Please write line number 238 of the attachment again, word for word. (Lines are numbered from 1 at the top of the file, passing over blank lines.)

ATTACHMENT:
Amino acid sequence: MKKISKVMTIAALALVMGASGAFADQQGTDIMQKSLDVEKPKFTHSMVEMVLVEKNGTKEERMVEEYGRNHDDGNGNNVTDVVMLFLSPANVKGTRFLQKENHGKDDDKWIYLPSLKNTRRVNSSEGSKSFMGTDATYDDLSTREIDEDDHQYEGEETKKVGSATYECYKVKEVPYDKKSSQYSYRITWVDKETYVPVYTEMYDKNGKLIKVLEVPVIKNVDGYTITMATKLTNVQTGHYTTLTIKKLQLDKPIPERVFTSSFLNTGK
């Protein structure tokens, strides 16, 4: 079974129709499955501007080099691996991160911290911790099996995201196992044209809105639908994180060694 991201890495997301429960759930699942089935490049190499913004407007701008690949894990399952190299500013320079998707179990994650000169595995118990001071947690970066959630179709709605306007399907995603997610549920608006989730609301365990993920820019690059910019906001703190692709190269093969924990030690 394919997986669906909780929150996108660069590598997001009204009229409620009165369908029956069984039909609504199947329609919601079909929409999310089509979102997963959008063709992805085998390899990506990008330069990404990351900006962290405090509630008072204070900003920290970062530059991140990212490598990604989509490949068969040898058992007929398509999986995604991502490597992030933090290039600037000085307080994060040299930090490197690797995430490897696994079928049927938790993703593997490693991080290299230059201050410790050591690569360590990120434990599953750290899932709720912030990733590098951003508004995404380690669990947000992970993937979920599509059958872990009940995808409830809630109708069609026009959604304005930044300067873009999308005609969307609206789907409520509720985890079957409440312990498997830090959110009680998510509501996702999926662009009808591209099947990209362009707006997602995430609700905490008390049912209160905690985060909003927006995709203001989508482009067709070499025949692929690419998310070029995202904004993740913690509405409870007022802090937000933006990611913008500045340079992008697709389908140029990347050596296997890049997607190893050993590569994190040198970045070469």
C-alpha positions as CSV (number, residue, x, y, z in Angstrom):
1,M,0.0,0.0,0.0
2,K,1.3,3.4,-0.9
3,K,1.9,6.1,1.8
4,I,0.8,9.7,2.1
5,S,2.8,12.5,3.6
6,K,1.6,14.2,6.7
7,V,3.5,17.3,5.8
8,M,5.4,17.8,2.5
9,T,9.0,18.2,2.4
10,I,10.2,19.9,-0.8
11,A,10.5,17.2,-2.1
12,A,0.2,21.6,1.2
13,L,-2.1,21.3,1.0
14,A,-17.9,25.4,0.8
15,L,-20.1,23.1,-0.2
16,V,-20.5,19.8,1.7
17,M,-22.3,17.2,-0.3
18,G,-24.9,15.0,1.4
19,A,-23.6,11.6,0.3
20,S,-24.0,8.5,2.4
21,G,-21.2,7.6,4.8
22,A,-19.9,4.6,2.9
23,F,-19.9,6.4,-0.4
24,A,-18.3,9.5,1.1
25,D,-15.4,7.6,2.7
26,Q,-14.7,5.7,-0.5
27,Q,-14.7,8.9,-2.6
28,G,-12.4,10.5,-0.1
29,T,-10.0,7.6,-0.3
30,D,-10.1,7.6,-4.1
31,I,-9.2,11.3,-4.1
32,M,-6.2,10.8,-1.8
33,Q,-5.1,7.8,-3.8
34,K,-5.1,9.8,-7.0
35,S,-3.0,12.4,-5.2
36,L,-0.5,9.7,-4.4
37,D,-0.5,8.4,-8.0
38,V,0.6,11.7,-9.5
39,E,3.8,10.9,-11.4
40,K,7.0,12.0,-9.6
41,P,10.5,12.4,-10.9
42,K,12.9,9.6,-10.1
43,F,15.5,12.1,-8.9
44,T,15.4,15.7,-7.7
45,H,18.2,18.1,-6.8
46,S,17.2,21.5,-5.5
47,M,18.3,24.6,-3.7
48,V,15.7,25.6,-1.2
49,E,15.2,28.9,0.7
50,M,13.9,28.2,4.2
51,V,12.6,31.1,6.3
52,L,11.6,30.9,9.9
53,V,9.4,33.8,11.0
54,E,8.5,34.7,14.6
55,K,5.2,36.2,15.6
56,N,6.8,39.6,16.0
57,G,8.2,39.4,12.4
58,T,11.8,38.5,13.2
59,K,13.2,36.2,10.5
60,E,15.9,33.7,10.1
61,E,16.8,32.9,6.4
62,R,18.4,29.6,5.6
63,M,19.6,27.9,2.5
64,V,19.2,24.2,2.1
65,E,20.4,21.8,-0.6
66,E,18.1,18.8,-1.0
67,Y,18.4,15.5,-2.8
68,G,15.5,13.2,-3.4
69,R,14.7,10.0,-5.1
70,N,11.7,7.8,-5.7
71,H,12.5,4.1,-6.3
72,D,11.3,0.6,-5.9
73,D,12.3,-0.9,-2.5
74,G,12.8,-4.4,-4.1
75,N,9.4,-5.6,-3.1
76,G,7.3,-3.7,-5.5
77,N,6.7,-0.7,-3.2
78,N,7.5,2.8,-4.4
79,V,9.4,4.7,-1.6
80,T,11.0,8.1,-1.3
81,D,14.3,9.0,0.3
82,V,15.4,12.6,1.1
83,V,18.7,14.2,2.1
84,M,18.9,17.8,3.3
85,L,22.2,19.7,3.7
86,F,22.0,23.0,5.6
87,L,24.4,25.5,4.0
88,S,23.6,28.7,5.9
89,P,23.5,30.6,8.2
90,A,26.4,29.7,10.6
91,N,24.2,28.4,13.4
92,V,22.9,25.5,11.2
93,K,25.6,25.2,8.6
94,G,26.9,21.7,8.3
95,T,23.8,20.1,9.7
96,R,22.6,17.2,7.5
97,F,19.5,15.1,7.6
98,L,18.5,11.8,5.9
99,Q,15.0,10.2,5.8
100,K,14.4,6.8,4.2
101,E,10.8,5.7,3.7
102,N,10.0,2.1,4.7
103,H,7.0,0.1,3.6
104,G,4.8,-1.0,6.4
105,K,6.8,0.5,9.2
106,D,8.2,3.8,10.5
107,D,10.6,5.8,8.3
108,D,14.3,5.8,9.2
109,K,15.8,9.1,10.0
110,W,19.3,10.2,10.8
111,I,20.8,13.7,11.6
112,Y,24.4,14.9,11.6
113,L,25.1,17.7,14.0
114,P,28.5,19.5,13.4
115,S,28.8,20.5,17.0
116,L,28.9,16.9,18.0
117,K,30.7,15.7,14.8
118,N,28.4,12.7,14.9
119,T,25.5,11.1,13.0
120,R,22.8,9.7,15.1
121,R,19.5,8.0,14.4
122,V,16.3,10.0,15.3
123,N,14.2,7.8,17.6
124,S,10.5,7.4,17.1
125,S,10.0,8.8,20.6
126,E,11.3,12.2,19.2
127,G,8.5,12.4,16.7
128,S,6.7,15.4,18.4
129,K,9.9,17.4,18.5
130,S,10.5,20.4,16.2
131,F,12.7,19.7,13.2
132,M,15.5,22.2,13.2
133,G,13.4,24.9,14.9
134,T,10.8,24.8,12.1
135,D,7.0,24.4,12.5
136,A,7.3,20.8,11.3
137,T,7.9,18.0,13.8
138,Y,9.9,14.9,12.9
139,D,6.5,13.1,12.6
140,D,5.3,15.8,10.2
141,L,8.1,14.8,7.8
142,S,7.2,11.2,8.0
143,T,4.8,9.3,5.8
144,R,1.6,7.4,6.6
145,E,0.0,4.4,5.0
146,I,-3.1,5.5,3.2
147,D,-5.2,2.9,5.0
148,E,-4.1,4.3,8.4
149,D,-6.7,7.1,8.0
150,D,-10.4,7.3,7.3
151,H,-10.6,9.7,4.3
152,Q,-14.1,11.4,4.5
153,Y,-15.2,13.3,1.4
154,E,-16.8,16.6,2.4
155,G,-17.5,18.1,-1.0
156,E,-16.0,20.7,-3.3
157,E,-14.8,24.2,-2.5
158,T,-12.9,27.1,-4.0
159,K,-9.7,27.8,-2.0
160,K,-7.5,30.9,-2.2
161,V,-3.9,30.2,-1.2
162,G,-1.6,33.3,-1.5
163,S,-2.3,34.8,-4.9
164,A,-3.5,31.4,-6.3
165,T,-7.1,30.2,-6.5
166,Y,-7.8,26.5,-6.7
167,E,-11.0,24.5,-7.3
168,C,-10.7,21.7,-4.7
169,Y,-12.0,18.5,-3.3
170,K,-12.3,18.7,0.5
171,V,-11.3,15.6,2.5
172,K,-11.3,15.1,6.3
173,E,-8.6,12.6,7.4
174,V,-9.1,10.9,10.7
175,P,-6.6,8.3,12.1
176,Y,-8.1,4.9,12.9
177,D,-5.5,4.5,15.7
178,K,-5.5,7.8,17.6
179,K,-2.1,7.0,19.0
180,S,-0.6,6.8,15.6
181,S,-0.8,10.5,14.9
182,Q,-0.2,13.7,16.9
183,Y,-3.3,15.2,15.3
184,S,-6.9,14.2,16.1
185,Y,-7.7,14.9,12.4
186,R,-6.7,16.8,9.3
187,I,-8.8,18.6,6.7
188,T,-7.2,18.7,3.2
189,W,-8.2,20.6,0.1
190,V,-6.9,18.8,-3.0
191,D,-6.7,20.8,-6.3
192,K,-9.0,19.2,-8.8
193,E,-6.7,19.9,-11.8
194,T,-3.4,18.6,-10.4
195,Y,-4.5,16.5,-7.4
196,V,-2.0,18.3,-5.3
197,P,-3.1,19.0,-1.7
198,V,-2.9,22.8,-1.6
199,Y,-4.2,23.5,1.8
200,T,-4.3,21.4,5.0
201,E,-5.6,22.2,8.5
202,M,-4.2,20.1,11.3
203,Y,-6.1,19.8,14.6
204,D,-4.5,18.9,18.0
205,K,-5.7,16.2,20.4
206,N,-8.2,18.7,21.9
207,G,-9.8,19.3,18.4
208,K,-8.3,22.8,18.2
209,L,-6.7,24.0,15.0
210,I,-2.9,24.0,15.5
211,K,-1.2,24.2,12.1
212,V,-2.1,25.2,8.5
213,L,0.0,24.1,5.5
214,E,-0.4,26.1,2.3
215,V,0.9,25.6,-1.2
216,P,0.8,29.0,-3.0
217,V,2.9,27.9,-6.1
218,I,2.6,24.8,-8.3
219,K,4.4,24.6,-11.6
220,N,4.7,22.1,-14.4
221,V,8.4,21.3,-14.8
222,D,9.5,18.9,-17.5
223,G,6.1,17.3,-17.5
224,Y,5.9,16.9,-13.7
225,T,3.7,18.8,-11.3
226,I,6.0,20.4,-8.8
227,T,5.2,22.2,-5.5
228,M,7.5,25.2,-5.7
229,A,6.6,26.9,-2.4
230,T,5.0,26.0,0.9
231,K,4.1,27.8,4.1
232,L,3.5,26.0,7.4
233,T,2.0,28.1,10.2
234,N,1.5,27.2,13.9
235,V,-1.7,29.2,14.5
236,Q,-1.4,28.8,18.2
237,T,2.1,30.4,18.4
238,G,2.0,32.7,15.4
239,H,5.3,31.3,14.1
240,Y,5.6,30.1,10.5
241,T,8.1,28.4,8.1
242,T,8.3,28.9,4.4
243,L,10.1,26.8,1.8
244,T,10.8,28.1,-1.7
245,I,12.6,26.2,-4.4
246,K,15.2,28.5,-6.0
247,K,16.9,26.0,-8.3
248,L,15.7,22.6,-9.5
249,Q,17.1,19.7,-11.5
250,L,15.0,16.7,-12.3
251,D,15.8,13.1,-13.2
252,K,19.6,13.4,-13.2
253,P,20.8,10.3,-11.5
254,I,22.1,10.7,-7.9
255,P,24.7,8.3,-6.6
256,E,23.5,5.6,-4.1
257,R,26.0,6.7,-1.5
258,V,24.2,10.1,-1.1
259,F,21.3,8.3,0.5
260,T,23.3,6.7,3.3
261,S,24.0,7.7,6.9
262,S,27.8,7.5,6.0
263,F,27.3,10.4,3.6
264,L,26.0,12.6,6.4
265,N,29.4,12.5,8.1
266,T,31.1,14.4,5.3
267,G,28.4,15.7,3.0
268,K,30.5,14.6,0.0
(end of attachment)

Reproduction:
235,V,-1.7,29.2,14.5